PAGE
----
Home Accounting Managerial and Cost Accounting

# Cost Allocation to Completed Units and Units in Process

Thus far, we know that Navarro's Melting Department incurred total cost of \$9,469,500 in producing output that entailed 775,000 equivalent units of material and 750,000 units of conversion. We also know the average cost per equivalent unit. Of course, the end objective is to allocate the total costs between work in process at the end of the month and units that were completed and transferred out during the month. This causes us to revisit the equivalent units calculations, this time applying the per unit cost to the proportion of equivalent units completed and those still in process:

If you carefully examine the above, you will see that the cost assigned to completed units totals \$8,012,403. This amount is the per unit cost of \$12.3268 multiplied times the 650,000 units that were completed and transferred on. The ending work in process is \$1,457,097, determined as 125,000 equivalent units of material at \$8.9768 each, plus 100,000 equivalent units of conversion at \$3.35 each. A check mark is placed beside the total cost allocation (\$9,469,500 = \$8,012,403 + \$1,457,097) as a reminder that this schedule must allocate the entire cost incurred within the Melting Department. If the total cost allocation does not equal the total cost incurred, an error has been made.

## Cost of Production Report

The preceding schedules are combined into a single report called a cost of production report. The report summarizes the activity within Navarro's Melting Department for the month of June, as shown on the facing page.

A similar report would be prepared for each Department. These reports are used for many management purposes, such as inventory control, efficiency studies, incentive pay plans, and the like. They also provide the basis for the entries that are needed to update the ledger accounts for the inventory cost allocations.

## Journal Entries

These journal entries are needed to record the June activity within the Melting Department:

 6-30-X5 Work in Process Inventory - Melting 7,365,000 Raw Materials Inventory 5,355,000 Salaries Payable 1,350,000 Factory Overhead 660,000 To record material, labor, and overhead for the month of June for the Melting Department (see cost of production report) 6-30-X5 Work in Process Inventory - Skim/Alloy 8,012,403 Work in Process Inv. - Melting 8,012,403 To transfer completed units from Melting Department to Skim/Alloy Department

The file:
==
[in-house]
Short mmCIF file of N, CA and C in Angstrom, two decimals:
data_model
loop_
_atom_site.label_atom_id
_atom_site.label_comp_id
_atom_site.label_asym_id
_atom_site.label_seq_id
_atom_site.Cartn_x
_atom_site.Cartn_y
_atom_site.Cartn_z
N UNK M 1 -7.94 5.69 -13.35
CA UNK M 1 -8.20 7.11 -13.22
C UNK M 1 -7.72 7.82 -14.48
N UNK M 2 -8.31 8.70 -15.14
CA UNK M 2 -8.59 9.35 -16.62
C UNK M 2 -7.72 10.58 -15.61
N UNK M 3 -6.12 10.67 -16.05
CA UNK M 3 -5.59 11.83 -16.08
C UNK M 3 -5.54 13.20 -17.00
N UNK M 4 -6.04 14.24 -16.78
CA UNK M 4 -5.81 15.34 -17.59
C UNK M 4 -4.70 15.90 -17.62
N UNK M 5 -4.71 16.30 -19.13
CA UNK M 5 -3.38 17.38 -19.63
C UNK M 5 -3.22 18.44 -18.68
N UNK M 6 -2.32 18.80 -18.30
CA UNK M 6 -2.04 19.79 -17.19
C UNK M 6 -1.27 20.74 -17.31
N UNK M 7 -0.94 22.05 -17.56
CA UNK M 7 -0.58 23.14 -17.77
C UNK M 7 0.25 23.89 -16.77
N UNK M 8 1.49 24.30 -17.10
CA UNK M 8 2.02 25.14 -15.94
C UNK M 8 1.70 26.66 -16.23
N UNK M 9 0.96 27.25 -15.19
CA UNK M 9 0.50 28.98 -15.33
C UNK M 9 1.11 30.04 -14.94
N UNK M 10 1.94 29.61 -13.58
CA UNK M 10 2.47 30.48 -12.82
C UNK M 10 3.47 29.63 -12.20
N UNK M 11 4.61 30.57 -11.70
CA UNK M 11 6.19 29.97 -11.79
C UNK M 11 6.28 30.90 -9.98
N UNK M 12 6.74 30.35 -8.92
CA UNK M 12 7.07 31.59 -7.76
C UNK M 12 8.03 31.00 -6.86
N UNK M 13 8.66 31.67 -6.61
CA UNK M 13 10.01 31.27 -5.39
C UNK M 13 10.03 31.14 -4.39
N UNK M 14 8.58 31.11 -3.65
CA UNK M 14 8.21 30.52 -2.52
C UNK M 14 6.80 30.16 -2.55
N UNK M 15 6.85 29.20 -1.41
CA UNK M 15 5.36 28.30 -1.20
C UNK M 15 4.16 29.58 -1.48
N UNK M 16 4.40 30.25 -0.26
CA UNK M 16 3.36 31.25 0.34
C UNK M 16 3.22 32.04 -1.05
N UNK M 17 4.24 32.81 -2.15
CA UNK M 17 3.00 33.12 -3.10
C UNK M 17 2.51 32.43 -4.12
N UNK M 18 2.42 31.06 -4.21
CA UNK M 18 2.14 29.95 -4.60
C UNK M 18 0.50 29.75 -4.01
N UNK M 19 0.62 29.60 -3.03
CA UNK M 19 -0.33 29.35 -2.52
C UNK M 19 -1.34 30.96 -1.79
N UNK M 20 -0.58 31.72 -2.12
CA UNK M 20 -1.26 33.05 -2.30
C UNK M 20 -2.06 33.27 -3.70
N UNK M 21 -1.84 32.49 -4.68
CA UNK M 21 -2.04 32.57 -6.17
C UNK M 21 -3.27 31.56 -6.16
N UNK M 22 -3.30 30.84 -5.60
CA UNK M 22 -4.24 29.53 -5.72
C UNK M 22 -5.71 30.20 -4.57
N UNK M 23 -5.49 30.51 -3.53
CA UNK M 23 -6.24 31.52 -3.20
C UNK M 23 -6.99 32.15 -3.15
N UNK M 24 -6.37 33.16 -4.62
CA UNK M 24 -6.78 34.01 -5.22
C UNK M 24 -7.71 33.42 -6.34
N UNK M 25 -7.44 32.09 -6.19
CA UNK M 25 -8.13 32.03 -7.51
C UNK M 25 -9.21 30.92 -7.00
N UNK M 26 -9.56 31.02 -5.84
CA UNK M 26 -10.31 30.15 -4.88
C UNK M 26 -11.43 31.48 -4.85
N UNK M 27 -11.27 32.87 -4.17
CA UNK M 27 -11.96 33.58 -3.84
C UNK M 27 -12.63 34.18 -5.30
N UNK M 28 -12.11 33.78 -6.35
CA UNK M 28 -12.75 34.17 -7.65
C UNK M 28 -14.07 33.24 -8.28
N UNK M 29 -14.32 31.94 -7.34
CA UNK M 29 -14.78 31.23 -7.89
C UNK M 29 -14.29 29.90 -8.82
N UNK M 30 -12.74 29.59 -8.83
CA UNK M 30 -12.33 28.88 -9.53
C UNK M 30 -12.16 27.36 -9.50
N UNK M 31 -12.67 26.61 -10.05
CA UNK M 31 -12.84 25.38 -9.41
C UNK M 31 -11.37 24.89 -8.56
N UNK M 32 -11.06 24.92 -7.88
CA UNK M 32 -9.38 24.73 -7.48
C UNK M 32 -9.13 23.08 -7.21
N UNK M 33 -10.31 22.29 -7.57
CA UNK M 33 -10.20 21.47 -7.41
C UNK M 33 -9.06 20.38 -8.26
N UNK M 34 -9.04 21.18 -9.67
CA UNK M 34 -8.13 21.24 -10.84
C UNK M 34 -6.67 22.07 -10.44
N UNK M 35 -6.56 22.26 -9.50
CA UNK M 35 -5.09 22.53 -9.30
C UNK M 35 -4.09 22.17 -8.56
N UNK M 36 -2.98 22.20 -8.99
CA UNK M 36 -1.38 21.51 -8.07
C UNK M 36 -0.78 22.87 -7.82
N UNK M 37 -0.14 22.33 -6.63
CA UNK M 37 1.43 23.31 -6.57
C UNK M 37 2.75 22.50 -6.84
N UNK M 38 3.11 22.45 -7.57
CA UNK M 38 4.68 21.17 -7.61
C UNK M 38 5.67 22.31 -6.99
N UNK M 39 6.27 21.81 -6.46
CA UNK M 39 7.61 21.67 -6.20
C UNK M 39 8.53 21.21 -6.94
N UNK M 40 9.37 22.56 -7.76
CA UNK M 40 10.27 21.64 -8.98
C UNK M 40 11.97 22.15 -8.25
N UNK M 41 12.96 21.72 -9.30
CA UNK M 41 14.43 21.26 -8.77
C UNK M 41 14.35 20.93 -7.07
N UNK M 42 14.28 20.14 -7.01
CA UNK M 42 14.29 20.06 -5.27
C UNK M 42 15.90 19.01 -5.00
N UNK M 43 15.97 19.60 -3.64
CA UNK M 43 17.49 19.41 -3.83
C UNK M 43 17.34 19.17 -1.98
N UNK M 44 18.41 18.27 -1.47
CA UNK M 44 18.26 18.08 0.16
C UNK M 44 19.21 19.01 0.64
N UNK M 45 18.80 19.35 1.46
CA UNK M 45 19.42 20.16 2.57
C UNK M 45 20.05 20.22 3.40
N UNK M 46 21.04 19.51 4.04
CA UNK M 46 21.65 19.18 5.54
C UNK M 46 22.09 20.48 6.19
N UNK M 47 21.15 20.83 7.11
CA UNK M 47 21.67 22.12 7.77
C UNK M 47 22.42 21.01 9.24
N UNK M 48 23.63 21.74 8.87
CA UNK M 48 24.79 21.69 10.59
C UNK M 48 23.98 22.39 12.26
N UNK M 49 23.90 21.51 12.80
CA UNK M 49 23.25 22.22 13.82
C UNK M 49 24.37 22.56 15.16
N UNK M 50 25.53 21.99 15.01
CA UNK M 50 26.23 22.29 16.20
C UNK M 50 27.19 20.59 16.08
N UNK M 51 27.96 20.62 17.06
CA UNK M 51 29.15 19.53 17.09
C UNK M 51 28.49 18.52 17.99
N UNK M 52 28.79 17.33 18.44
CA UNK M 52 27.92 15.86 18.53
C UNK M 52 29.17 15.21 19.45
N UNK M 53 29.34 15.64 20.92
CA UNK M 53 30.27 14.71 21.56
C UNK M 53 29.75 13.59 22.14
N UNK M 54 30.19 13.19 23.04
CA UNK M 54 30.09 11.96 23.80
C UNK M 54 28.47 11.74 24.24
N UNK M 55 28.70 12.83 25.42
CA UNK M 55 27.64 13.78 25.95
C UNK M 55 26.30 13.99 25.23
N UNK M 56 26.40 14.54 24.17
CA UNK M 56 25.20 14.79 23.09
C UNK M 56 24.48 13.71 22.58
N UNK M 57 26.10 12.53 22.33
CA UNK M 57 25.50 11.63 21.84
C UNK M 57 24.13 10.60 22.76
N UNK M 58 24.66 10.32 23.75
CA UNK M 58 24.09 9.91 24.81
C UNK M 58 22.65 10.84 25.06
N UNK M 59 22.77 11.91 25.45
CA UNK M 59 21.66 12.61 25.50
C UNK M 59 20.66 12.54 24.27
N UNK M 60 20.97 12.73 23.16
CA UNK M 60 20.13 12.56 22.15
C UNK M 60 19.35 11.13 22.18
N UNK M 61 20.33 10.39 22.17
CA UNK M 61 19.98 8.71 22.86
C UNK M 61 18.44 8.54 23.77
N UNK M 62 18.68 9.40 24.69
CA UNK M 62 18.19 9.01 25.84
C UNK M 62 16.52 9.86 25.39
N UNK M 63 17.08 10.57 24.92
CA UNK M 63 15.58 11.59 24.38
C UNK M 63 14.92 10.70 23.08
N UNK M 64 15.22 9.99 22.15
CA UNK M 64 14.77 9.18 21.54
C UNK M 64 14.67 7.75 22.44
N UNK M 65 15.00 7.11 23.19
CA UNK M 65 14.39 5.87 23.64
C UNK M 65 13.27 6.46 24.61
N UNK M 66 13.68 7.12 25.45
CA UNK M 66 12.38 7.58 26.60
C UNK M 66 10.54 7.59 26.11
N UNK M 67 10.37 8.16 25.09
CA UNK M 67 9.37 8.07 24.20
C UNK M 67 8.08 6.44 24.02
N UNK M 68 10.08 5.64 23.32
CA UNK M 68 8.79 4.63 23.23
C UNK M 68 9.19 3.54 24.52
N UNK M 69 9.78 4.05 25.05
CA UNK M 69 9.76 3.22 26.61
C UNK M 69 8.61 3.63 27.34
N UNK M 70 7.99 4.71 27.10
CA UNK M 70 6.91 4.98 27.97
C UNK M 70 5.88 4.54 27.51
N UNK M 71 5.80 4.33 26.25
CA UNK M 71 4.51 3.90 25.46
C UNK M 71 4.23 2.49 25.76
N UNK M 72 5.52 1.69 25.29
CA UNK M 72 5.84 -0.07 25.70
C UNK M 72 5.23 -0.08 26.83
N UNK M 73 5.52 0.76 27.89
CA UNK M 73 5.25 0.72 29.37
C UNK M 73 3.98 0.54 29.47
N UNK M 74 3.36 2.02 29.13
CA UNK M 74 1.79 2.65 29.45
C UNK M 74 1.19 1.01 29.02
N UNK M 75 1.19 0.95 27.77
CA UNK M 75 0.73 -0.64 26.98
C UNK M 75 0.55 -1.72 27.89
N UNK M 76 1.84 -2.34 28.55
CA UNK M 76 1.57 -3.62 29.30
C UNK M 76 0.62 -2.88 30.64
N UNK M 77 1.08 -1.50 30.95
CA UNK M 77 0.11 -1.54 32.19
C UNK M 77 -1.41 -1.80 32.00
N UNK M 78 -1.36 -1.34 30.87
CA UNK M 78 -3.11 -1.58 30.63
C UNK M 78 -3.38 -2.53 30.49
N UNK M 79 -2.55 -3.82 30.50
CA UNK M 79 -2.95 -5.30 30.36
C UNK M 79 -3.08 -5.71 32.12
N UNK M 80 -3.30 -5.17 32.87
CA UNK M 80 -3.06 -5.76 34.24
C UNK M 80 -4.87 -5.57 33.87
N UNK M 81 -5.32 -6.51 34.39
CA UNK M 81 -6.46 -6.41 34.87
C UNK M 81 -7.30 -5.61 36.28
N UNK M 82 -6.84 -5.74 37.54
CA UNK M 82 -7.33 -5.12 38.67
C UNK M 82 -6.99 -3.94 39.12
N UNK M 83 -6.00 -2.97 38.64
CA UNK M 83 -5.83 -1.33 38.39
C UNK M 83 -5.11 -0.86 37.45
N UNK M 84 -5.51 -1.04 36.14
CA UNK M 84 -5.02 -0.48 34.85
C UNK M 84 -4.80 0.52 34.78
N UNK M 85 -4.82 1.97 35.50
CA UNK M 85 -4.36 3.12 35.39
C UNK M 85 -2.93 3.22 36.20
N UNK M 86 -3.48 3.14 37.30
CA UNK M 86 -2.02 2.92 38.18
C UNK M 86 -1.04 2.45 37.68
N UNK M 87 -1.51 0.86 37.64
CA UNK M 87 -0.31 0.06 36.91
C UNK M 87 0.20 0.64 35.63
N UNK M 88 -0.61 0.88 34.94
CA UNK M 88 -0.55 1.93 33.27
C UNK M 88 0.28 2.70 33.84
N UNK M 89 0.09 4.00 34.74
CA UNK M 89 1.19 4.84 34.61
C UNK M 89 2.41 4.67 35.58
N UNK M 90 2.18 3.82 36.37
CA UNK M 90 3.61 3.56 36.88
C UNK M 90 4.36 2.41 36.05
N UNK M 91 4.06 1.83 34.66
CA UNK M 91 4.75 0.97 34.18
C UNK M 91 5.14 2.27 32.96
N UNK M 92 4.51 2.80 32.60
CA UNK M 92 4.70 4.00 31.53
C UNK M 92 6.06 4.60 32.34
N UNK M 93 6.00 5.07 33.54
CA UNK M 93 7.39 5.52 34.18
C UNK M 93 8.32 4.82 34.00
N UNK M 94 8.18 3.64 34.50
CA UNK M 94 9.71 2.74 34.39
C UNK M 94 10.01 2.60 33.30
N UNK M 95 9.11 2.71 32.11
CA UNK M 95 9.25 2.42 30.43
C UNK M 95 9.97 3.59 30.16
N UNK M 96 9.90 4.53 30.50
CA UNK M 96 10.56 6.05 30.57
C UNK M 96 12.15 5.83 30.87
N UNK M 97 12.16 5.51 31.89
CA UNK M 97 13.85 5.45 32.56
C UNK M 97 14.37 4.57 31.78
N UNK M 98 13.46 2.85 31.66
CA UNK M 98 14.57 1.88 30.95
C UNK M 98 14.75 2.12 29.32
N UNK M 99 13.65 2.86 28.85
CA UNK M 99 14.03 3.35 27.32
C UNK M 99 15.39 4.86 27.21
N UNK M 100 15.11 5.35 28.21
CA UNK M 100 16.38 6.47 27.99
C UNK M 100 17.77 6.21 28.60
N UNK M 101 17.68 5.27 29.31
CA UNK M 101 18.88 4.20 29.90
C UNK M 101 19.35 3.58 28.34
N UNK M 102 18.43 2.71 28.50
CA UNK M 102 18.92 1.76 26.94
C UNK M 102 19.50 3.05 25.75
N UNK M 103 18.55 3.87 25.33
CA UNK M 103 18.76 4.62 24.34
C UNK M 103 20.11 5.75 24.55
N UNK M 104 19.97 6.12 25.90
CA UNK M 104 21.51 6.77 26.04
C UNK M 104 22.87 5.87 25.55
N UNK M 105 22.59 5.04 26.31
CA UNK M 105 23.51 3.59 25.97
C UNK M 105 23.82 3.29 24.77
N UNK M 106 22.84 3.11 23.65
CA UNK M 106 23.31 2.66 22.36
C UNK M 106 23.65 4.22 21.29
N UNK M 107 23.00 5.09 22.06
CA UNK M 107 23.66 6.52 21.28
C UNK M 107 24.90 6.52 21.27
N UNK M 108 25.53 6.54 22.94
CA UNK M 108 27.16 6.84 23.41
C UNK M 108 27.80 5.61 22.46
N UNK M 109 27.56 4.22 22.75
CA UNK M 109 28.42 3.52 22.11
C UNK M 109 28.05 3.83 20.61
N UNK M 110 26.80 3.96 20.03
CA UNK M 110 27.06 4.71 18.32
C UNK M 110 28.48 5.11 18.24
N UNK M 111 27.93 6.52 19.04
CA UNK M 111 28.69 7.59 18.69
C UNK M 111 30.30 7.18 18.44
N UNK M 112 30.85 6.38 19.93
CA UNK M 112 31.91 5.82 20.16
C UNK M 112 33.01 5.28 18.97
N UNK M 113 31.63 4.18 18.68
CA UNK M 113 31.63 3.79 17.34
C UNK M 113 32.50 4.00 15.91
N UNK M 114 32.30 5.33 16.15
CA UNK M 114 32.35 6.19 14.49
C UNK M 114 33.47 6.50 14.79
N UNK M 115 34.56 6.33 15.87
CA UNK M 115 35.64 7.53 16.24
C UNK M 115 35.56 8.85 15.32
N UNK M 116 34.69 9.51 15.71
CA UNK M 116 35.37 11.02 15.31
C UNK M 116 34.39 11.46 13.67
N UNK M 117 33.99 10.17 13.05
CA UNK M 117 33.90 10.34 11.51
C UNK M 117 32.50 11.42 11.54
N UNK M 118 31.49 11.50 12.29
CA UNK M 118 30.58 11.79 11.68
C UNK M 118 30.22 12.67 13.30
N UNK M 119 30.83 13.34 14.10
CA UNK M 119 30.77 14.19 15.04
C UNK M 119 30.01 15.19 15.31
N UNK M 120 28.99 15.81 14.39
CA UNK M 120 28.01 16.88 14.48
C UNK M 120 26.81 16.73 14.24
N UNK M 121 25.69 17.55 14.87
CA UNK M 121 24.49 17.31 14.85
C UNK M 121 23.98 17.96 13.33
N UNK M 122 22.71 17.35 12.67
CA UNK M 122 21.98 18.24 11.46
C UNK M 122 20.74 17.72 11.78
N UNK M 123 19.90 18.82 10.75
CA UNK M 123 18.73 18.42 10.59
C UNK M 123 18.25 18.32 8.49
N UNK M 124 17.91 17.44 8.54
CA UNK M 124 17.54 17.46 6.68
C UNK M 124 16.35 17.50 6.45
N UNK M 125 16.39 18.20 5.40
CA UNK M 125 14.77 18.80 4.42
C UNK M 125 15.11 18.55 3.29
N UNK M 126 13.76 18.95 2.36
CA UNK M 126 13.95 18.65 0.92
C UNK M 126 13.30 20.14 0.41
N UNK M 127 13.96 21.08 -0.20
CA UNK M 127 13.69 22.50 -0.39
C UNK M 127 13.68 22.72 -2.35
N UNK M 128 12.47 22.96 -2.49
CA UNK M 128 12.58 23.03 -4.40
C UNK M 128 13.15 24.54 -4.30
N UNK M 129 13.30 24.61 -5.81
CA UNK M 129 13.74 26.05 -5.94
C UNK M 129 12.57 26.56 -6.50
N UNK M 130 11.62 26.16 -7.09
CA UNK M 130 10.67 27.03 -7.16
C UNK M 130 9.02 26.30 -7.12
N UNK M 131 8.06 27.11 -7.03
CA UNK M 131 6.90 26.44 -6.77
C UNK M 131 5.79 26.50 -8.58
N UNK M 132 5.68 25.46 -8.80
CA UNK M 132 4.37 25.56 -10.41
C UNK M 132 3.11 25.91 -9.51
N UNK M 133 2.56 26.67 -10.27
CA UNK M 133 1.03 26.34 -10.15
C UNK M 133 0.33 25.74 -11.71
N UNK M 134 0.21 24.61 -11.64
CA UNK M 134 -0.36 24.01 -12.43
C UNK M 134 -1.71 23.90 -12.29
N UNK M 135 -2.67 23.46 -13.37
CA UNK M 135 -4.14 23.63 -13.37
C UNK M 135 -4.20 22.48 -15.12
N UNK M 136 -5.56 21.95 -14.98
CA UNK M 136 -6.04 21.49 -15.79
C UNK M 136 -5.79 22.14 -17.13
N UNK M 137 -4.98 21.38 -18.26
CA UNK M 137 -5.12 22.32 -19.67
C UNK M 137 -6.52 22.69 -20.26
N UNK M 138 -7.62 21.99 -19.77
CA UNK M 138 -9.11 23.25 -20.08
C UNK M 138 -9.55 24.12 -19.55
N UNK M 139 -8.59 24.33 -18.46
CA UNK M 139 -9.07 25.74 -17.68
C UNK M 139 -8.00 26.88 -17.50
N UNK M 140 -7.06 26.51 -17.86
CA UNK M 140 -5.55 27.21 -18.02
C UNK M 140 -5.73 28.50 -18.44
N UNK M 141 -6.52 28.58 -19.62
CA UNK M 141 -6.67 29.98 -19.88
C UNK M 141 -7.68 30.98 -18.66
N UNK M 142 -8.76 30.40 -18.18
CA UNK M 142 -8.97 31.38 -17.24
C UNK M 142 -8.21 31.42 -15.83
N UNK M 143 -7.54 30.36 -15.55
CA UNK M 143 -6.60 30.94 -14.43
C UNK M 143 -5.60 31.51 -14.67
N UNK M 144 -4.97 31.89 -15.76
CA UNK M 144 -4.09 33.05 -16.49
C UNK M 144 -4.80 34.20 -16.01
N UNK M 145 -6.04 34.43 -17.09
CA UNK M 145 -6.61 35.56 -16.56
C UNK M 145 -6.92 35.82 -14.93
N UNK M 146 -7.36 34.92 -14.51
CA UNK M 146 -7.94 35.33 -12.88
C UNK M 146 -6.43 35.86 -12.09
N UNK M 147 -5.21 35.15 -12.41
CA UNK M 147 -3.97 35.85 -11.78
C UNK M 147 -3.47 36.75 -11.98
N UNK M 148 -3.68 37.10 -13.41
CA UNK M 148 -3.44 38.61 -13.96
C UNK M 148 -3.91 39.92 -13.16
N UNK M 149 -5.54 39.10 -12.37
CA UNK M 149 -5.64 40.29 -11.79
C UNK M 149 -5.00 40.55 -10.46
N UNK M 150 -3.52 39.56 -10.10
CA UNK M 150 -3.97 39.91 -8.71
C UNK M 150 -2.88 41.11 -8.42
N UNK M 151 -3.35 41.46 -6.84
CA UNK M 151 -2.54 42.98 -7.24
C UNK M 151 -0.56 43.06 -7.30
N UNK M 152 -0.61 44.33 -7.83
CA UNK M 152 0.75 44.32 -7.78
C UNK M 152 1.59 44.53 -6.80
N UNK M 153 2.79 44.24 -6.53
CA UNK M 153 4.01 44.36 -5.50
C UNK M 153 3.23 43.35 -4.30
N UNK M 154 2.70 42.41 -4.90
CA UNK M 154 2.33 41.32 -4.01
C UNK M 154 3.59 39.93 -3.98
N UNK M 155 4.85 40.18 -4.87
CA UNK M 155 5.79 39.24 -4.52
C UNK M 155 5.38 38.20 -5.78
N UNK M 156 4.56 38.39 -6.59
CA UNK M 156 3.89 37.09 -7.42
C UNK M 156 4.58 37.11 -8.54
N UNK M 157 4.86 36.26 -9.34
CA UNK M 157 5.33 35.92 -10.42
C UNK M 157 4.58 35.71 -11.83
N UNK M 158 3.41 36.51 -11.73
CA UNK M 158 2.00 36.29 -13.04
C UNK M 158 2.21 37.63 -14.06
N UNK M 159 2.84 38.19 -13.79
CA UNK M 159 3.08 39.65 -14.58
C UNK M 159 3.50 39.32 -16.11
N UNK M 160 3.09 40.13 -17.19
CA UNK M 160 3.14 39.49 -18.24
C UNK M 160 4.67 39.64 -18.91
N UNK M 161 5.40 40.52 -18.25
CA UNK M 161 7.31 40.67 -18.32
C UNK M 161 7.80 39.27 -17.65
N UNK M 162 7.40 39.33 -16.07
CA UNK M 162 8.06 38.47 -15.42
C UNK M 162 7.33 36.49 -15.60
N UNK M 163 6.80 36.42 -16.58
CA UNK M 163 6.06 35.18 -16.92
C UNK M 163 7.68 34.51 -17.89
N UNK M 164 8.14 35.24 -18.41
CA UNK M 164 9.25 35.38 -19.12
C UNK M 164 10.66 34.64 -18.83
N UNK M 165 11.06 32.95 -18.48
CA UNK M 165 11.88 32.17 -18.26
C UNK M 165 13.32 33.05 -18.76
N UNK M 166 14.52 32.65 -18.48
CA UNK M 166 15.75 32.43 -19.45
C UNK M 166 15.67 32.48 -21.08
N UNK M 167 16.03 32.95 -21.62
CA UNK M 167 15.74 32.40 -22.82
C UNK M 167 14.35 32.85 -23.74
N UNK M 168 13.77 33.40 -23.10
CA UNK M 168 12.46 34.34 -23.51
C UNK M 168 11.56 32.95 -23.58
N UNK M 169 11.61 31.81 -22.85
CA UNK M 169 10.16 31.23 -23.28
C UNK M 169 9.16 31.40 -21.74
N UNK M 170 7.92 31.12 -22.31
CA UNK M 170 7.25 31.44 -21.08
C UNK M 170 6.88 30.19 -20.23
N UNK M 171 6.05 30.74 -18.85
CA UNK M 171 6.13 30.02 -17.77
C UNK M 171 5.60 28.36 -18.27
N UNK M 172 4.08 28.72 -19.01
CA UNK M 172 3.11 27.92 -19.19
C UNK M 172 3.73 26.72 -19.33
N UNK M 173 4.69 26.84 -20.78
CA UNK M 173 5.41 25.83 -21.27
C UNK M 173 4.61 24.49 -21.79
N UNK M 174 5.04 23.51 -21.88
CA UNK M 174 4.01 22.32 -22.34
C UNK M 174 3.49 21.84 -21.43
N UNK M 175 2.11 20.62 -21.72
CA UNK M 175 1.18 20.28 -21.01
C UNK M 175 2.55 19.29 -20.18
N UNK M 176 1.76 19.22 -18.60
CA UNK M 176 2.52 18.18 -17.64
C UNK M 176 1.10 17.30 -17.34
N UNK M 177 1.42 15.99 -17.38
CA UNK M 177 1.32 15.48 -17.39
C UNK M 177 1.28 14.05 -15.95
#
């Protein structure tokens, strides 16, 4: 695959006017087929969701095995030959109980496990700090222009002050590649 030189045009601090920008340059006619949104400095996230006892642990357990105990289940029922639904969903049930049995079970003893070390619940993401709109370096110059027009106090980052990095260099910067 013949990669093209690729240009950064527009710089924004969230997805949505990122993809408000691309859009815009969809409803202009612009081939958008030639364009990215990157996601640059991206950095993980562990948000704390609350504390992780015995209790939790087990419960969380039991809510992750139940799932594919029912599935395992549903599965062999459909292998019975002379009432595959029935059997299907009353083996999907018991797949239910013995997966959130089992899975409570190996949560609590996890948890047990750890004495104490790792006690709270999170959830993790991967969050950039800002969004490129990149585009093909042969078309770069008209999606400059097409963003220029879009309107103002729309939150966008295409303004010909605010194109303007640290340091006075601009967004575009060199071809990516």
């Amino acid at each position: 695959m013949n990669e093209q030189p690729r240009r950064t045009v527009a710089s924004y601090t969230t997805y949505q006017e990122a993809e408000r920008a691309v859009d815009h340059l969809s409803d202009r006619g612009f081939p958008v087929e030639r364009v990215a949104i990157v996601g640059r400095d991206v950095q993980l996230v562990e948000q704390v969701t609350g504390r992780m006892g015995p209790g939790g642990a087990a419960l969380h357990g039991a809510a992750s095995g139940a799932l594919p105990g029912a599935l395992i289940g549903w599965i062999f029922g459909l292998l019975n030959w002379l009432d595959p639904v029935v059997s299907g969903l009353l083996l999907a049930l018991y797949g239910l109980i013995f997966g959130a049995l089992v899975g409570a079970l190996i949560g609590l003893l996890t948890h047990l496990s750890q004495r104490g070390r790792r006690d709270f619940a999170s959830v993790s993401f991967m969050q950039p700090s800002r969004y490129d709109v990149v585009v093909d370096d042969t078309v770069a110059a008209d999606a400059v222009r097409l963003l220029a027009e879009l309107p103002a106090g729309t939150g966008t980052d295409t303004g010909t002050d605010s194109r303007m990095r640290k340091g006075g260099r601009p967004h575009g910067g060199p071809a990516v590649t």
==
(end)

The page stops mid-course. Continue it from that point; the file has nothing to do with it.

The journal entries, along with the beginning work in process of \$2,104,500, result in an ending work in process of \$1,457,097. The following T-account portrays the cost flow through the Work in Process account of the Melting Department:

 WORK IN PROCESS MELTING DEPARTMENT Beginning Balance 2,104,500 8,012,403 Transfer to Skim/Alloy June Costs 7,365,000 Total Debits 9,469,500 8,012,403 Total Credits Ending Balance 1,457,097

## Subsequent Departments

It is very important for you to notice that the journal entry to transfer \$8,012,403 out of the Melting Department (credit) is offset with an increase in the Work in Process of the Skim/Alloy Department (debit). The Skim/Alloy Department's T-account for June might look something like this (amounts are assumed):

The corresponding journal entries for the Skim Alloy Department for June are as follows (don't forget, a debit to Work in Process of the Skim/Alloy unit was also recorded in the earlier entry):

 6-30-X5 Work in Process Inventory - Skim/Alloy 5,000,000 Raw Materials Inventory 2,000,000 Salaries Payable 1,500,000 Factory Overhead 1,500,000 To record material, labor, and overhead for the month of June for the Skim/Alloy Department (amounts are assumed/note that overhead can be applied on a different basis in each department!) 6-30-X5 Work in Process Inv. - Mold/Extrude 14,505,400 Work in Process Inventory - Skim/Alloy 14,505,400 To transfer completed units from Skim/Alloy Department to Mold/Extrude Department

And, the Mold/Extrude Department has this T-account and related entries:

 6-30-X5 Work in Process Inv. - Mold/Extrude 7,000,000 Raw Materials Inventory 3,000,000 Salaries Payable 3,000,000 Factory Overhead 1,000,000 To record material, labor, and overhead for the month of June for the Mold/Extrude Department (amounts are assumed/note that overhead can be applied on a different basis in each department!) 6-30-X5 Finished Goods Inventory 20,000,000 Work in Process Inv. - Mold/Extrude 20,000,000 To transfer completed units from Mold/Extrude Department to finished goods inventory

Notice that the costs transferred from the Mold/Extrude unit go to the finished goods inventory, since this is the final process.

## The Big Picture

You have probably heard it said "not to lose site of the forest for the trees." This means that the details sometimes obscure the big picture. Here, the "big picture" is to remember that we are trying to assign money spent to items produced (and still in production). By examining the schedule below of work in process, you will see that Navarro assigned \$19,365,000 to work in process and transferred \$20,000,000 to finished goods during June. As a result, total work in process inventory should have declined by \$635,000 (\$19,365,000 minus \$20,000,000); a fact that can be verified by comparing the beginning and ending work in process balances (\$7,604,500 - \$6,969,500 = \$635,000). Navarro's balance sheet at June 30, 20X5, would include \$6,969,500 as the work in process inventory category.

## FIFO Process Costing

Thus far, the discussion and illustration of process costing has been based upon the weighted-average method. When you consider that the objective is to allocate cost to inventory, it should come as no surprise that other "inventory methods" can be used. One such alternative is the first-in, first-out (FIFO) method.

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